Myasthenia gravis guest_lecture[1]

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Myasthenia gravis guest_lecture[1]

  1. 1. HARVARD MEDICAL SCHOOL DEPARTMENT OF NEUROLOGY MASSACHUSETTS GENERAL HOSPITAL Myasthenia Gravis Shirley H. Wray, M.D., Ph.D.Professor of Neurology, Harvard Medical School Director, Unit for Neurovisual Disorders Massachusetts General Hospital
  2. 2. HistoryA detailed history often reveals evidence of early, unrecognized myasthenic features: Intermittent diplopia Frequent purchases of new glasses to correct blurry vision, difficulty focusing and/or early onset of convergence insufficnecy of a need for prism correction Use of dark glasses to reduce diplopia or hide drooping eyelids
  3. 3. History continued.Avoidance of certain foods that becomedifficult to chew and swallowCessation of activities that requireprolonged use of muscle activity
  4. 4. Myasthenia Gravis Clinical ClassificationI. Ocular aloneIIa. Mild generalizedIIb. Moderately severe generalized plus usually some bulbar involvementIV. Acute severe over weeks-months with severe bulbar involvementV. Late severe with marked bulbar involvement
  5. 5. Ocular Myasthenia GravisBecause the majority of patients withmyasthenia gravis present with ocularmanifestations, the ophthalmologist playsan essential role in the diagnosis of thiscondition and a high index of suspicionfacilitates the diagnosis
  6. 6. Muscle groups involved at onset Analysis of 295 casesOcular alone 34%Bulbar alone 8%Extremities alone 15%Ocular and bulbar 7%
  7. 7. Muscle group analysis continued. Ocular and extremities 7% Bulbar and extremities 6% Ocular, bulbar and extremities 21%Simpson et al, Acta Neurol. Scand. 1966 suppl. 23 pl
  8. 8. Extraocular Muscles Analysis of 295 cases NumberUnilateral ptosis 37Bilateral ptosis 36Unilateral EOM paresis 8Bilateral EOM paresis 32
  9. 9. Extraocular muscles continuedBilateral ptosis and EOM paresis 57Unilateral ptosis and EOM paresis 16Unilateral ptosis and bilateral paresis 13 Simpson et al, Acta Neurol. Scand. 1966 suppl. 23 pl
  10. 10. Eyelids The findings on examination of the lids may simulate:Congenital ptosisSenile ptosisHorner’s syndromeLevator dehiscenceSuperior division 3rd nerve palsyNuclear 3rd nerve palsyMitochondrial myopathy
  11. 11. PtosisUnilateral (partial or complete), alternatingwith or without paradoxical lid retraction,or see-saw ptosisBilateral and asymmetric, variable inseverityLid twitch – Cogan signVariable levator function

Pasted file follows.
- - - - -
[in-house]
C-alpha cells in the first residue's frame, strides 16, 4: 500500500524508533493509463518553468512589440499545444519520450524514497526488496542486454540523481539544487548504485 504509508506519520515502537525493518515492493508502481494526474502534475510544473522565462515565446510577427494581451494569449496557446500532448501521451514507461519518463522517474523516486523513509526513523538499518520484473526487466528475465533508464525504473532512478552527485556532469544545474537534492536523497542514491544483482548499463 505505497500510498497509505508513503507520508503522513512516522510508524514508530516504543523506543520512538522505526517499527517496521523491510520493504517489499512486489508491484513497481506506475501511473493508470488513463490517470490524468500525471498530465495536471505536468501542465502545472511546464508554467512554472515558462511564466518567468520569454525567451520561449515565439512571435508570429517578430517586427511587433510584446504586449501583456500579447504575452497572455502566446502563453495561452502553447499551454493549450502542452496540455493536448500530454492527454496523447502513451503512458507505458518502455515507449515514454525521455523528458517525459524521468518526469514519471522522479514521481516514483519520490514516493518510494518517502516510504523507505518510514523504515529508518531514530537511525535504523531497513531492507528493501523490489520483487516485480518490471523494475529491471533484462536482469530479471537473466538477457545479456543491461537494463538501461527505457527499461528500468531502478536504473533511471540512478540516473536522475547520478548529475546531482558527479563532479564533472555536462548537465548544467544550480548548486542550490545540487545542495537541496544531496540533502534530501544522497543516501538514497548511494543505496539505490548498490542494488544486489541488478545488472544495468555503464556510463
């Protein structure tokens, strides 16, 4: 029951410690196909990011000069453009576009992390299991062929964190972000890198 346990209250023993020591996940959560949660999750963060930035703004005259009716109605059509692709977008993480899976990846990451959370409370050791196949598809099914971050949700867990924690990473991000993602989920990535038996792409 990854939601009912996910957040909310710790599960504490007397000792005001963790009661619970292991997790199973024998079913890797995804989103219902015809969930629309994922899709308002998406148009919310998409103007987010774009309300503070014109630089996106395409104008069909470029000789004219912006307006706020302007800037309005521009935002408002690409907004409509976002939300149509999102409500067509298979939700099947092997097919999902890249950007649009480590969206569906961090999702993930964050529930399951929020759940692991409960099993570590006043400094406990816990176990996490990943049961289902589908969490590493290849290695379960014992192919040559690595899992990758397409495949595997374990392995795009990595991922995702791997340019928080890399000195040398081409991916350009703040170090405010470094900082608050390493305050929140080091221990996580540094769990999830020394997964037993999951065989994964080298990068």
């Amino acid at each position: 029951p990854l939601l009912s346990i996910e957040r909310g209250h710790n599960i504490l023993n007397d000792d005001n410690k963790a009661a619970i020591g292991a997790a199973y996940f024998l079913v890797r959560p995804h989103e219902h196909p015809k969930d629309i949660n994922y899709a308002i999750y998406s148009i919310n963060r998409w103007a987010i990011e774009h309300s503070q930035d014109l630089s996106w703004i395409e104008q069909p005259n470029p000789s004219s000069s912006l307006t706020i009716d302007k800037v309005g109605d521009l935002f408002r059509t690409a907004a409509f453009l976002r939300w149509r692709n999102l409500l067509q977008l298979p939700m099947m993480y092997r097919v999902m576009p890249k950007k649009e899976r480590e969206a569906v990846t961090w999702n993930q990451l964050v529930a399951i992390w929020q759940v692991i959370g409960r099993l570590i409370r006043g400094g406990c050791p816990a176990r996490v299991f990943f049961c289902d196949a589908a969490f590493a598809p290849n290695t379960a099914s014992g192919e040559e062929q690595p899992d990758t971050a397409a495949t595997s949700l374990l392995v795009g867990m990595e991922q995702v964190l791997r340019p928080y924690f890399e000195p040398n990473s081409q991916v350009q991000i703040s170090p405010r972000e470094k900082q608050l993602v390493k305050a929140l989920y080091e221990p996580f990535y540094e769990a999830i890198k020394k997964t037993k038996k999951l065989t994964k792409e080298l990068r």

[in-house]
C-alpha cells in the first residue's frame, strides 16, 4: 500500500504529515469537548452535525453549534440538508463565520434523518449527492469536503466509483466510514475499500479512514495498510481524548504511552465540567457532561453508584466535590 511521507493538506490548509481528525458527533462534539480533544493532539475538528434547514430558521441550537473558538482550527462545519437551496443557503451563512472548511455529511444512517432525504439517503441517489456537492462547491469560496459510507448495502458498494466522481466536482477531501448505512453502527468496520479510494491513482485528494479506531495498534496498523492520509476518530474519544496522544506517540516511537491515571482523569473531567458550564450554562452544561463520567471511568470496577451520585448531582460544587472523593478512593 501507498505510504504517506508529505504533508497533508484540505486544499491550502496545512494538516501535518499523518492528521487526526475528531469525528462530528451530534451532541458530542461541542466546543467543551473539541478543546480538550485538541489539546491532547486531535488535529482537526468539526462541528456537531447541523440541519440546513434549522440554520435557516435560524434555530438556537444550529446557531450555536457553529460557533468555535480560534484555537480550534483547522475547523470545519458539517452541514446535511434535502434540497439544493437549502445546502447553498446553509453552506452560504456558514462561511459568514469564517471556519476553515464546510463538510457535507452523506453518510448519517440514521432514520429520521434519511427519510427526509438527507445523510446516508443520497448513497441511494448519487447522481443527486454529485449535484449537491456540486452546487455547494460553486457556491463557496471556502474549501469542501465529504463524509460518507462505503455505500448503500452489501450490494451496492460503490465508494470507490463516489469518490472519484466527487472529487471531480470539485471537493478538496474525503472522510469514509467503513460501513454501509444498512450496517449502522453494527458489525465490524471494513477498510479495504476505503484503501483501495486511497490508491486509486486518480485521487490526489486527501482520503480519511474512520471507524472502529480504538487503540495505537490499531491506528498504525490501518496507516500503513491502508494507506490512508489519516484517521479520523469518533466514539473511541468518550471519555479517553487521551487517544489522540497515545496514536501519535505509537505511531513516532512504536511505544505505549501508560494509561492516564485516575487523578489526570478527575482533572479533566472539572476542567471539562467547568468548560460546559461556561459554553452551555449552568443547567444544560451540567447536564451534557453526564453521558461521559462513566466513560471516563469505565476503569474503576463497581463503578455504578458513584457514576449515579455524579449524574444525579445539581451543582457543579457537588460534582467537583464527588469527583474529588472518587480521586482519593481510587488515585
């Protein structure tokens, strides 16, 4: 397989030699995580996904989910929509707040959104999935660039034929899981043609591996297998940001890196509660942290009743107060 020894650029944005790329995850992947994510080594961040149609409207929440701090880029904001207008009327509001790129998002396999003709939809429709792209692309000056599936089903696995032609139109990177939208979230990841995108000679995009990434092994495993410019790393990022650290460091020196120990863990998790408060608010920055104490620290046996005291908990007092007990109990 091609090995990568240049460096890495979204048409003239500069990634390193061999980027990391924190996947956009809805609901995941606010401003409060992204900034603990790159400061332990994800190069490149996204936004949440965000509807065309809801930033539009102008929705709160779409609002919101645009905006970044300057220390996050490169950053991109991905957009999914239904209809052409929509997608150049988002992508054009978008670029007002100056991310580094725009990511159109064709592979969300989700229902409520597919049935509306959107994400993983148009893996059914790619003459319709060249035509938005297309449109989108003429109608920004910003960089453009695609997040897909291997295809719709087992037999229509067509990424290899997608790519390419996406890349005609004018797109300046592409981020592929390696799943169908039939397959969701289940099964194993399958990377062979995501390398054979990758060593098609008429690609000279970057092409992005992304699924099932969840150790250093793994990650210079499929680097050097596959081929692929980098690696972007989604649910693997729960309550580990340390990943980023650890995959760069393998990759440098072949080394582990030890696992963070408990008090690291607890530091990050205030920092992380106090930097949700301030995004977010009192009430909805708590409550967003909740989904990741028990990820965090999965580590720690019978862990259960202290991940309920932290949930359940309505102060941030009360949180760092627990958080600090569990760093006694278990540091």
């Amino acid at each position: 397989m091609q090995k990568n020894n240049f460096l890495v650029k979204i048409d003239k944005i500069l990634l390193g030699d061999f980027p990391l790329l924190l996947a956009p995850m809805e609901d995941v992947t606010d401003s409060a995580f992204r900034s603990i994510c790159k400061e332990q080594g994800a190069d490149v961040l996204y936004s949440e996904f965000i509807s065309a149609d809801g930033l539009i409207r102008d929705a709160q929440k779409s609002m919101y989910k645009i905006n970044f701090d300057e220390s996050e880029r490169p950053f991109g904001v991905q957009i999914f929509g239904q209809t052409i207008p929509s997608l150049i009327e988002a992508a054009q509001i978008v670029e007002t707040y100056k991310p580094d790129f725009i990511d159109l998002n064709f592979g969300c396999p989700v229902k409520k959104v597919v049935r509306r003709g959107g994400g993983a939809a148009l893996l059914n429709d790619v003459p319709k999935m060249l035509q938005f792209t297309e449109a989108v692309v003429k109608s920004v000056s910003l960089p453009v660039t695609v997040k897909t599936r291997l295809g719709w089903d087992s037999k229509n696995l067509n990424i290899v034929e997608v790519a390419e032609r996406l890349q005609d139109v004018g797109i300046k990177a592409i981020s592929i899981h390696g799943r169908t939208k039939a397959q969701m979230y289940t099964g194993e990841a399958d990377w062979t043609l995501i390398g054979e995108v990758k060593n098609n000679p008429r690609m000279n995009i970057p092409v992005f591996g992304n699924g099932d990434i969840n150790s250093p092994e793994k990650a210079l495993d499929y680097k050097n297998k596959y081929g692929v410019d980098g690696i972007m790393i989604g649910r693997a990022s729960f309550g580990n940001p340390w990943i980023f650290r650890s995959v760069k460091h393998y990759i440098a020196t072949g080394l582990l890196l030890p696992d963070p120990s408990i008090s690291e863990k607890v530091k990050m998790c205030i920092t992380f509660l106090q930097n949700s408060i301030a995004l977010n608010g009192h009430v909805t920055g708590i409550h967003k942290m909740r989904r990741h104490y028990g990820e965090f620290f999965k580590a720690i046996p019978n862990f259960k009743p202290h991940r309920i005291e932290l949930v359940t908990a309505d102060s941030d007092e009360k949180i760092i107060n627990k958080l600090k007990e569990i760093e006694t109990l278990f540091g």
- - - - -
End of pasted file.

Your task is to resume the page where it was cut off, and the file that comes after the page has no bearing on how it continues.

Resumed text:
12. 12. Ptosis continued.Weakness of the orbicularis oculiIncreased ptosis with repetitive eyeclosureRecovery of ptosis with gentle eye closure
  13. 13. To Document PtosisMeasure the palpebral fissure beforetesting EOM, giving Tensilon, or usingsympathomimetic drugsIncrease of ptosis on fatigueMyasthenic lid twitchRecovery of ptosis following gentle eyeclosure
  14. 14. To document ptosis continued.Range of levator function+ Weakness orbicularis oculiPhotograph and compare with familysnapshotsMeasure response to IV Tensilon
  15. 15. PtosisMyopathy MyastheniaSymmetric Appearance AsymmetricNo Ptosis on fatigue YesNo Lid twitch YesNo Recovery w/ eye closure YesConstant Range lev. function VariesYes Weak orb. oculi YesNegative Tensilon test Positive50% Family history RareSlowly Progressive Course Fluctuates
  16. 16. Saccades Examination may show:Intrasaccadic fatigue (slow in midflight)Decrescendo from saccade to saccadeHypermetria of small saccadesHypometria of large saccadesQuiver movements and “hyperfast”saccadesFatigability of quick phases on OKN
  17. 17. Myasthenia GravisMyasthenia gravis is a disease of skeletalmuscle acetylcholine receptors. Thechemical transmitter, acetylcholine (ACh) isunable to bind to the receptors (AChR) onthe postsynaptic membrane to transmit thenerve impulse to muscle fibers to produce amuscle contraction
  18. 18. Presentation (I)MG occurs at any age, involves eithersex and begins insidiouslySecond and third decades commonestage of onset in women. Seventh andeighth decades in menPatients complain of specific muscleweakness, not generalized fatigue
  19. 19. Presentation (II)Ptosis or diplopia – initial symptoms in65% of patientsOropharyngeal muscle weakness –difficulty in swallowing and talkinginitial symptoms in 17% of patientsLimb weakness presenting symptom inonly 10% of cases
  20. 20. Presentation (III)Characteristically, severity of weaknessfluctuates during the day, least in themorning, worsening as the dayprogresses, especially after prolonged useof affected musclesIn the era before corticosteroid treatment,approximately one-third of patientsimproved spontaneously, one thirdbecame worse and one third died